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Protozoan Parasites of Domestic Animals and of Man

Jeanette C. Opsahl, M.D., Ph.D.
JAMA. 1962;179(7):585. doi:10.1001/jama.1962.03050070107031.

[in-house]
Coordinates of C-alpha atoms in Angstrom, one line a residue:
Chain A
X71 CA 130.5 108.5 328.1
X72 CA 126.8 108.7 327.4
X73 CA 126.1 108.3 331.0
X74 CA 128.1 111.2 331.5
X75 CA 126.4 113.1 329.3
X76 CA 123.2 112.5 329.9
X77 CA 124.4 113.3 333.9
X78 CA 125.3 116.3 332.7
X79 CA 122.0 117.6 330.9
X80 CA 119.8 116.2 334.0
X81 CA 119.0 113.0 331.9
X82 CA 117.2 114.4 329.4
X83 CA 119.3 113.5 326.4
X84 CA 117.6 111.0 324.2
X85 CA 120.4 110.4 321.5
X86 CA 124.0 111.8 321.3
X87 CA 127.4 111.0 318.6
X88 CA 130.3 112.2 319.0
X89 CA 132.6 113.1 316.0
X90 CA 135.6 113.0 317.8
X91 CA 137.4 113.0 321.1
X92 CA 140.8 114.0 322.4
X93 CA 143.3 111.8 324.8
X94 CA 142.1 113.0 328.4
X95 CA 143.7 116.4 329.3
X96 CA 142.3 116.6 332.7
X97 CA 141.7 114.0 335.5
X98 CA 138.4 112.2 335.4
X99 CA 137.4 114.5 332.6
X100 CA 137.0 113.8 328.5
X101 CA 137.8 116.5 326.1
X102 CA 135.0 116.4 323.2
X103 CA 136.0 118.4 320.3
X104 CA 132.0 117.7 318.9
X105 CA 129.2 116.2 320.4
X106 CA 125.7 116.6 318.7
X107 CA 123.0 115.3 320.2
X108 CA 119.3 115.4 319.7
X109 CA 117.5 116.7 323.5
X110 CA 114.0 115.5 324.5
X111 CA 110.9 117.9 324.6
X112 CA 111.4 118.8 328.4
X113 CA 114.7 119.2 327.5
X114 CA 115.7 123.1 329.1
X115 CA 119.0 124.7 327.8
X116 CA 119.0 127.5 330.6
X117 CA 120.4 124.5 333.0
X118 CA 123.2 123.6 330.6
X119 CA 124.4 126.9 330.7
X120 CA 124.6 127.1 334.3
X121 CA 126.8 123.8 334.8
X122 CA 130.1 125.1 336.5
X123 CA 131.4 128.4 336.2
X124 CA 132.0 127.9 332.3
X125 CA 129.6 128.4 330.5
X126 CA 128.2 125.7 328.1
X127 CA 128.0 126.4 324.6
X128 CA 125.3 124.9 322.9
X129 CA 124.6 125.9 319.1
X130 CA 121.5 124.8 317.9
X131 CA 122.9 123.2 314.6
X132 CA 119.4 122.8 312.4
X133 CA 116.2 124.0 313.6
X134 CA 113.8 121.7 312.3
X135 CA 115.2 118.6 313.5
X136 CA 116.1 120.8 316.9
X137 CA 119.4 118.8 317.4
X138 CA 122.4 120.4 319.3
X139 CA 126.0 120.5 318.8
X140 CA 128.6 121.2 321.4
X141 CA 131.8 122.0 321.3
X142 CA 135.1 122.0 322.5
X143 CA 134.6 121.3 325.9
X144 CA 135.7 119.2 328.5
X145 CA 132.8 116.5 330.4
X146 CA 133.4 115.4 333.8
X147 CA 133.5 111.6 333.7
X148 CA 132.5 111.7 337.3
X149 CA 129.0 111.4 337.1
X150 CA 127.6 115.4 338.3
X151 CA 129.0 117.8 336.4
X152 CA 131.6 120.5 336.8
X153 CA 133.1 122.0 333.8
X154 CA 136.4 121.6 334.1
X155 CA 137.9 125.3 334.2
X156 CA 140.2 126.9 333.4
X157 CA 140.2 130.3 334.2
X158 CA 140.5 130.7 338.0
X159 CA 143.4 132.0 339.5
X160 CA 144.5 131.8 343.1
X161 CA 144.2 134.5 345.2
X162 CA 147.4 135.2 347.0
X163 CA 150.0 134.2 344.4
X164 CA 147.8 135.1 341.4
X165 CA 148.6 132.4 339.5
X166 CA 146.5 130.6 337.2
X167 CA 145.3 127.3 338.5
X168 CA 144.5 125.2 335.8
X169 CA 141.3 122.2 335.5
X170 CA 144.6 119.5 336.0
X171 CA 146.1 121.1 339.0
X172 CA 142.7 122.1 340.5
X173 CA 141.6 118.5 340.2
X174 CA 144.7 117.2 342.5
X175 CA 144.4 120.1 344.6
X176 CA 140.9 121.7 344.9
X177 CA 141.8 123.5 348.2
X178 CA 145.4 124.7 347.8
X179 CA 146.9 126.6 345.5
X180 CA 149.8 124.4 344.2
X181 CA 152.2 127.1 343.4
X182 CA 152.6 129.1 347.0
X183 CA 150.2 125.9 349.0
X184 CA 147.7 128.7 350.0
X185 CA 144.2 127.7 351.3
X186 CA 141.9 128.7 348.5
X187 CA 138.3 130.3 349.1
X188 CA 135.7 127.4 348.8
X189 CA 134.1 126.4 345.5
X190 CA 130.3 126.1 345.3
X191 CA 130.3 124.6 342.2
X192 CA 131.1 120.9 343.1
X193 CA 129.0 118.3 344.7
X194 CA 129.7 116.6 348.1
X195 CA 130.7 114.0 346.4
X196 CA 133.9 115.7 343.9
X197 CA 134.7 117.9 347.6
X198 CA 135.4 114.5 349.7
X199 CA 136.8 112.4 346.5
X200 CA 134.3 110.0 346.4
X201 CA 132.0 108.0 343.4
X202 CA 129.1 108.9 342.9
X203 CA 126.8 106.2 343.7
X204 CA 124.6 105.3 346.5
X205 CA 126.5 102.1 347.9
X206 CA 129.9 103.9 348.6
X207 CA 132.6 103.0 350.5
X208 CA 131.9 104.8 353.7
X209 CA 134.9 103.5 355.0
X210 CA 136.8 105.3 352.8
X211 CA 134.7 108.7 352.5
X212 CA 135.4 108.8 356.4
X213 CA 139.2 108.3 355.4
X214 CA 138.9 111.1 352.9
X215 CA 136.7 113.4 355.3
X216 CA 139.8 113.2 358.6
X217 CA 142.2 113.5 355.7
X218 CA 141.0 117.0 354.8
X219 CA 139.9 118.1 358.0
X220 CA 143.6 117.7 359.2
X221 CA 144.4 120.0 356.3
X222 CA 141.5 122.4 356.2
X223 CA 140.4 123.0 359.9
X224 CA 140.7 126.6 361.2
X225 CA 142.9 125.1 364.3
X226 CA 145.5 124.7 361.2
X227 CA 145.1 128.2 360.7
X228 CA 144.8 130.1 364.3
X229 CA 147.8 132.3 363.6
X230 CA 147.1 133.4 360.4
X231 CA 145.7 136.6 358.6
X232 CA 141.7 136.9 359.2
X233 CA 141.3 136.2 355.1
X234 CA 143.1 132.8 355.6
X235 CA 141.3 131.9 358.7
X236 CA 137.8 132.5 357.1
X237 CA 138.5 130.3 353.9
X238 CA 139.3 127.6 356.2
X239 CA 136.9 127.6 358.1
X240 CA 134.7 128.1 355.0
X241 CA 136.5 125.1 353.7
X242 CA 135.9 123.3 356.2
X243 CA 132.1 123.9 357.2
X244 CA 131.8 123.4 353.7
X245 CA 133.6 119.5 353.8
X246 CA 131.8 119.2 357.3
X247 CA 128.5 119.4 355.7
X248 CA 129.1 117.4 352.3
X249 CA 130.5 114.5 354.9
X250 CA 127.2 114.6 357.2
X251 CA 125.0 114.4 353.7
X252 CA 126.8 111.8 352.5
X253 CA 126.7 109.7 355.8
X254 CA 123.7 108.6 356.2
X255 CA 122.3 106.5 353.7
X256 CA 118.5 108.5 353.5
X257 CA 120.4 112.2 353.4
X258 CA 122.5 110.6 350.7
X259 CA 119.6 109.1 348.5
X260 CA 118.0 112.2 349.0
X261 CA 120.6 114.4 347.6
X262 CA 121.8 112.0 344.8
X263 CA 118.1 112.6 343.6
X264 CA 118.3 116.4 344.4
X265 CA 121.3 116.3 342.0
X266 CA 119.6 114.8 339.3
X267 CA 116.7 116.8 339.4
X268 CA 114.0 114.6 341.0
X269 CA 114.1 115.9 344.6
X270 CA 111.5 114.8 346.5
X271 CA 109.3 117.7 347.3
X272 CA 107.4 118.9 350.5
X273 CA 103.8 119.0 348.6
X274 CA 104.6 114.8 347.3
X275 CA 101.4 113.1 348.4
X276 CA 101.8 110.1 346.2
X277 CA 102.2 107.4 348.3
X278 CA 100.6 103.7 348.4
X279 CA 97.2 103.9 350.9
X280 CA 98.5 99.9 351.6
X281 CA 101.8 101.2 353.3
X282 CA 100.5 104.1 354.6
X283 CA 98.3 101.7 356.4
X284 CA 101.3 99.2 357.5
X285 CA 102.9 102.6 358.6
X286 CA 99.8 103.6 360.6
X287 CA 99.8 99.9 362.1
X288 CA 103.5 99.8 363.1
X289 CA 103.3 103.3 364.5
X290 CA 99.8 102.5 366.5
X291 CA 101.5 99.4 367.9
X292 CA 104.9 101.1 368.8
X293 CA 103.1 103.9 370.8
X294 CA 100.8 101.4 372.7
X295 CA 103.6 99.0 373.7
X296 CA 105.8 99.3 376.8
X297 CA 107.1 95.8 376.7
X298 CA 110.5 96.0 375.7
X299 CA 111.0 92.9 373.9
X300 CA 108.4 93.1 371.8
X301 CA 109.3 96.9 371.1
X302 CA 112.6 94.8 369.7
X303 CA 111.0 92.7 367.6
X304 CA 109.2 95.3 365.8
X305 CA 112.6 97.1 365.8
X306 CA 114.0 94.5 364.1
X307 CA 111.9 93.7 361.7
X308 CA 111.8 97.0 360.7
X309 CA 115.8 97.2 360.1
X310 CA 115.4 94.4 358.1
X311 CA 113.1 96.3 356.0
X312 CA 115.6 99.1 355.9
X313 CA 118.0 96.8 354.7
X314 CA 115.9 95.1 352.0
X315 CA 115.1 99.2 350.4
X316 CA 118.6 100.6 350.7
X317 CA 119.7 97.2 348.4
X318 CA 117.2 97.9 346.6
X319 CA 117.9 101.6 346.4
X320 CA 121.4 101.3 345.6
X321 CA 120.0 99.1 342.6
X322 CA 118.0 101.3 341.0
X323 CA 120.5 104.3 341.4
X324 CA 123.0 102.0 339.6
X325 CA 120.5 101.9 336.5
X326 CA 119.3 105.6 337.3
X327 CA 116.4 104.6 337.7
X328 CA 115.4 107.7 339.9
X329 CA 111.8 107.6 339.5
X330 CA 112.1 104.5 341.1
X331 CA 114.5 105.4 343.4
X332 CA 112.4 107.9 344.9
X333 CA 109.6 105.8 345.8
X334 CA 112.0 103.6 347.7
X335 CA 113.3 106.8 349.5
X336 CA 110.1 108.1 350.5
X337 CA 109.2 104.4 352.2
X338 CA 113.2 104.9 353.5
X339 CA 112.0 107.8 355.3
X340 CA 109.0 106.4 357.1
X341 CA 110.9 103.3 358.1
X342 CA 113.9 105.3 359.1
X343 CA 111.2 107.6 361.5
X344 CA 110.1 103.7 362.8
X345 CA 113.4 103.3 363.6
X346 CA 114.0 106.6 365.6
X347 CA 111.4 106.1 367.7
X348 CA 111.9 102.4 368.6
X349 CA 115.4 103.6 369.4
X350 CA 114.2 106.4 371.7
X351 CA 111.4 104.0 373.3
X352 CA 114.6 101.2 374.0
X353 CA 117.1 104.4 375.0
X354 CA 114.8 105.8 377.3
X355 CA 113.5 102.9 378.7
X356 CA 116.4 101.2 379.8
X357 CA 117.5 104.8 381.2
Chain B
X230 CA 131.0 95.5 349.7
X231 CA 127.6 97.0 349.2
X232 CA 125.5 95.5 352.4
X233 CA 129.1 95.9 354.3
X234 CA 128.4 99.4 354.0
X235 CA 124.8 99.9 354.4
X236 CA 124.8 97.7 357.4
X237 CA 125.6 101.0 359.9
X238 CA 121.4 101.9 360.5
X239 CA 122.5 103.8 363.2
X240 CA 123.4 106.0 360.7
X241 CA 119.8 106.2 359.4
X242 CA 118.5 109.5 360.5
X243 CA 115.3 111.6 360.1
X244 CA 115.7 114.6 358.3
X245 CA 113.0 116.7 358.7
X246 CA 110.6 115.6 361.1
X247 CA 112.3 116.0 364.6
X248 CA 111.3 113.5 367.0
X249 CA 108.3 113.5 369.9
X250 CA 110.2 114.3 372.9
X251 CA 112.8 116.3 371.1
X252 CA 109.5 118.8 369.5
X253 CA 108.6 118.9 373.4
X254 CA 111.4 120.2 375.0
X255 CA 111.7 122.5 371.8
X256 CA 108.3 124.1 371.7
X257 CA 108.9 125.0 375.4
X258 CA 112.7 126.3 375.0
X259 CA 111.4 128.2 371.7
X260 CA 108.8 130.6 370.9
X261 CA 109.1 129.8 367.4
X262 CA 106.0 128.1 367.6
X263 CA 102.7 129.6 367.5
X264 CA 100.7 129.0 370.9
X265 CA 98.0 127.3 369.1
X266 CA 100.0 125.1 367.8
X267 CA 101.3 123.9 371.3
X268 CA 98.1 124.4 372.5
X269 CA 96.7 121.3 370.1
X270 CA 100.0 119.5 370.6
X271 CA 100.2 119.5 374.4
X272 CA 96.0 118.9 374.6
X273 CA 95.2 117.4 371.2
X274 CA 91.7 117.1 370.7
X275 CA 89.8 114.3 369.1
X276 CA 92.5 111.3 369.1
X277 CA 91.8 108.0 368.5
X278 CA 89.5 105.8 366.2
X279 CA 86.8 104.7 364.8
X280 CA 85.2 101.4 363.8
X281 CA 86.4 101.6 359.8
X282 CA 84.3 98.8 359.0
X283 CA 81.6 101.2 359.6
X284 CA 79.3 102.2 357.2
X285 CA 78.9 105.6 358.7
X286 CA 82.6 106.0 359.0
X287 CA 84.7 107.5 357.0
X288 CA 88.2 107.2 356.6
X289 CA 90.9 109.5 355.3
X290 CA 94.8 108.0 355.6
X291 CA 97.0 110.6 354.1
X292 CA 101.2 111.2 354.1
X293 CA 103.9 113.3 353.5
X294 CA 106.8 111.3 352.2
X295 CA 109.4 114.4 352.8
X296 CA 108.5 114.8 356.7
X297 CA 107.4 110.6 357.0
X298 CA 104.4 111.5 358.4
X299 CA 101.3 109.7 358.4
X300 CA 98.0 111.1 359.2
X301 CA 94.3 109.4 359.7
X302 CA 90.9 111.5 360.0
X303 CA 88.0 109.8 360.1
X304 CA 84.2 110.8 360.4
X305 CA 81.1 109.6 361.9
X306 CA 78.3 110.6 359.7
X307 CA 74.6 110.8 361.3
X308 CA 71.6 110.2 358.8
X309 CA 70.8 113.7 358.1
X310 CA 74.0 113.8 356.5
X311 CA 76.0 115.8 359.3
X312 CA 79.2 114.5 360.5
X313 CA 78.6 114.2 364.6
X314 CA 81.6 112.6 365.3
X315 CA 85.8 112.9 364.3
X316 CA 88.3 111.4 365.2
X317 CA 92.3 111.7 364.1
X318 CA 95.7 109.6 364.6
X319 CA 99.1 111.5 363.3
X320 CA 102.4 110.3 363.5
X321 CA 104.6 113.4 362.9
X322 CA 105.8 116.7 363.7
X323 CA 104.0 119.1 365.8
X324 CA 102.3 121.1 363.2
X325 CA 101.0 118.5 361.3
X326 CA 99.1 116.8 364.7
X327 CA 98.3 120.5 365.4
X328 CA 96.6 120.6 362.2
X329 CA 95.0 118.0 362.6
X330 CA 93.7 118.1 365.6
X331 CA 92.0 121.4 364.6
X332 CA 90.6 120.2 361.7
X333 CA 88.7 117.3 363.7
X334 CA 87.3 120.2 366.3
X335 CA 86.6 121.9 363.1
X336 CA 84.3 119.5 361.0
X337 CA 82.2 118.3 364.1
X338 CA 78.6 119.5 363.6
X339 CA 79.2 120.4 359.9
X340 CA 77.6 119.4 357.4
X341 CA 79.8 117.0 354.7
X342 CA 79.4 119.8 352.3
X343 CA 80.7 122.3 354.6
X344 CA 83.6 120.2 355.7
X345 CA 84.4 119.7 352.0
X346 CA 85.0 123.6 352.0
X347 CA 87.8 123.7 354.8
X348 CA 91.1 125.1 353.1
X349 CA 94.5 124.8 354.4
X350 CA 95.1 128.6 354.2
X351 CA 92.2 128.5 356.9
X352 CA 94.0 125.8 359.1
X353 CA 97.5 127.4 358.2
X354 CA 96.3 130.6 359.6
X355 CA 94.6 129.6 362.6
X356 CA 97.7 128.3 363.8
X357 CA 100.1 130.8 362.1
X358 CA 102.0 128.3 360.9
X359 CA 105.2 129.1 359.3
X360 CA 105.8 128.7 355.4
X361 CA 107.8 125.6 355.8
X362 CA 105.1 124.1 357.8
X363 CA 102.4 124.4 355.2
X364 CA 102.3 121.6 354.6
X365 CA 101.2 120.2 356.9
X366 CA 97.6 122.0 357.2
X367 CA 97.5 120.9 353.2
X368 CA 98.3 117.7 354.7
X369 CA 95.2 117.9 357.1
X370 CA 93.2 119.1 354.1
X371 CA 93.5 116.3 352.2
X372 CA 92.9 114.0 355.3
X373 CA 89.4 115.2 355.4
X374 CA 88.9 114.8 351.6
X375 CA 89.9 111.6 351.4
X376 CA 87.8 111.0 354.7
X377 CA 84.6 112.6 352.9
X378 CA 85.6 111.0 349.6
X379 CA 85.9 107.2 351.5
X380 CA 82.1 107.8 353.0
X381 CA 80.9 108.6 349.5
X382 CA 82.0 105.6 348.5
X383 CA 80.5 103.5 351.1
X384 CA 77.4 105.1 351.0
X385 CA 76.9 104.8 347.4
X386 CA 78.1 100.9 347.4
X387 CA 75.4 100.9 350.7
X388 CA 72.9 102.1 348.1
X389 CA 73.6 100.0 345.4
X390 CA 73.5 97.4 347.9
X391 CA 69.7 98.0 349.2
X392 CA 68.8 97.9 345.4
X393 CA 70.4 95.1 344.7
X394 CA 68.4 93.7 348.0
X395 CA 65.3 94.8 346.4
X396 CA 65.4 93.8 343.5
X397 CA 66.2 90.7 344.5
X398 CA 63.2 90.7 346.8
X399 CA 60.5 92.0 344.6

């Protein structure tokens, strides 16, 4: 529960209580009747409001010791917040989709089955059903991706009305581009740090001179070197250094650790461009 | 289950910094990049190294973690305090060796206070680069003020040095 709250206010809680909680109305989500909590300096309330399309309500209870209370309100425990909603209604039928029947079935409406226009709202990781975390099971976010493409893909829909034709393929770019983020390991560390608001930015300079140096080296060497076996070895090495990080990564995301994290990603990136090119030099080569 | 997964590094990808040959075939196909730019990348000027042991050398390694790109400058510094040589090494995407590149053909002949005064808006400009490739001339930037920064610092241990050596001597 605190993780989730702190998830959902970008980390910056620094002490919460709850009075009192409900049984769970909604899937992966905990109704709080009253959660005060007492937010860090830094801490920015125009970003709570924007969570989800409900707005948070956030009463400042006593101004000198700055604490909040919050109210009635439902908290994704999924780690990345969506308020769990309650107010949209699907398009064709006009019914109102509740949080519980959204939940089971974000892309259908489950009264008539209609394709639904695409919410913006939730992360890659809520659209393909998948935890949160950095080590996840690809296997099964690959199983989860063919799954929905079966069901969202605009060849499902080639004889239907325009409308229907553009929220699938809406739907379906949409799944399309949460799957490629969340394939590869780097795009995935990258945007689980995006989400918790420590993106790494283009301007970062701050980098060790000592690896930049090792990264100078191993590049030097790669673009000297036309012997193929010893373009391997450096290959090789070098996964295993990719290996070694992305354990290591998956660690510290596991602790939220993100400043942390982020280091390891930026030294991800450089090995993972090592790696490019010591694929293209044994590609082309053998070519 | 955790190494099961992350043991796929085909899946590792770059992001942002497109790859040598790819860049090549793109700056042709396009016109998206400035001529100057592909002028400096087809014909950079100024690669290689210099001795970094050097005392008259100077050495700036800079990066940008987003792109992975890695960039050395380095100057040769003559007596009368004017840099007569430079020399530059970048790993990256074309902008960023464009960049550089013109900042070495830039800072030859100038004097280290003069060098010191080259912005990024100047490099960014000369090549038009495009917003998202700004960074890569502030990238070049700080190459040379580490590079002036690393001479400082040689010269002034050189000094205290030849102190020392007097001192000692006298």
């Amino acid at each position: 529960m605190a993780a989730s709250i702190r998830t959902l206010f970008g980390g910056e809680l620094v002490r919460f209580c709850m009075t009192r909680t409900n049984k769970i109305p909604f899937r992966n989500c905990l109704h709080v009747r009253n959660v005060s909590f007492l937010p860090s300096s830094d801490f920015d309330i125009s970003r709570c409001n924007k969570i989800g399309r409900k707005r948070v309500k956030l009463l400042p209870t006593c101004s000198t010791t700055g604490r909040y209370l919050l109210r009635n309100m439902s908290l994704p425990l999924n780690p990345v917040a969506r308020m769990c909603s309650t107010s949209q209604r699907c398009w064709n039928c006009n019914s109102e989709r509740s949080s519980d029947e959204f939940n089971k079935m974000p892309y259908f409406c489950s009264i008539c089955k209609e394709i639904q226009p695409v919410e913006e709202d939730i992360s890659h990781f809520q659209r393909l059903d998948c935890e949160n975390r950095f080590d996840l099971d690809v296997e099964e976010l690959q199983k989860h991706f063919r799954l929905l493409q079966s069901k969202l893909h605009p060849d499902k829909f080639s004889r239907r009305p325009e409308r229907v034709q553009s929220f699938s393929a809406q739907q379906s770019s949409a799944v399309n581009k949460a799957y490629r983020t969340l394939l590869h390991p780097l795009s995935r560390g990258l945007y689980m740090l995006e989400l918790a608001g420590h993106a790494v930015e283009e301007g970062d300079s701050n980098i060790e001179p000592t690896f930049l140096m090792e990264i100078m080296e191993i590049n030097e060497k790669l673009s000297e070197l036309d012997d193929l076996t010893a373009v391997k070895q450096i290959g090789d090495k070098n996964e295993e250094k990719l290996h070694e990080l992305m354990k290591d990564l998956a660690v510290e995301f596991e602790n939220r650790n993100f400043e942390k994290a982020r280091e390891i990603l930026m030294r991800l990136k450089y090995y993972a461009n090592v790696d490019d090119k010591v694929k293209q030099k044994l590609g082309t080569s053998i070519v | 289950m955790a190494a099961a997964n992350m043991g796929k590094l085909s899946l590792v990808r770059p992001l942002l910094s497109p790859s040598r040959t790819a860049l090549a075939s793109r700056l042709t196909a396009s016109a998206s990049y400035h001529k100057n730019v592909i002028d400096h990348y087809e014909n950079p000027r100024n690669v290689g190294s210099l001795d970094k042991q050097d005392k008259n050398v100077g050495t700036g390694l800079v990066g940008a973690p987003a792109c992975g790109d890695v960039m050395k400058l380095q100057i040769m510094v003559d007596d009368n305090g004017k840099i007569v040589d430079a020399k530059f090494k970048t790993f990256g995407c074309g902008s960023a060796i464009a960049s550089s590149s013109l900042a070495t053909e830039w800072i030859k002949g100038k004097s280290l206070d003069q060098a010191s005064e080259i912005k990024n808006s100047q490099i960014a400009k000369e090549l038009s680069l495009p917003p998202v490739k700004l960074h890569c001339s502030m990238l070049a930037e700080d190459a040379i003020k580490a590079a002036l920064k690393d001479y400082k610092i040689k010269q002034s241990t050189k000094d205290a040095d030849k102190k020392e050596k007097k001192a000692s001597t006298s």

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Protozoa are among the most important causes of disease in both man and domestic animals. Malaria, while often believed to be no longer important in the United States, still holds first place among the world's human diseases. Amebic dysentery, trypanosomiasis, and leishmaniasis are among other important protozan diseases of man. Domestic animals suffer heavy losses from coccidiosis, trypanosomiasis, trichomoniasis, and many others. At one time it was thought that man and the lower animals each had their own protozoan parasites and their own diseases and that each of these moved in its own separate sphere. We know now that this is not true. As our knowledge has grown, we have come to recognize a growing number of parasites and diseases which are shared by man and lower animals. As a consequence, the zoonoses—diseases common to man and animals—are receiving more and more attention, and domestic and wild animals are being


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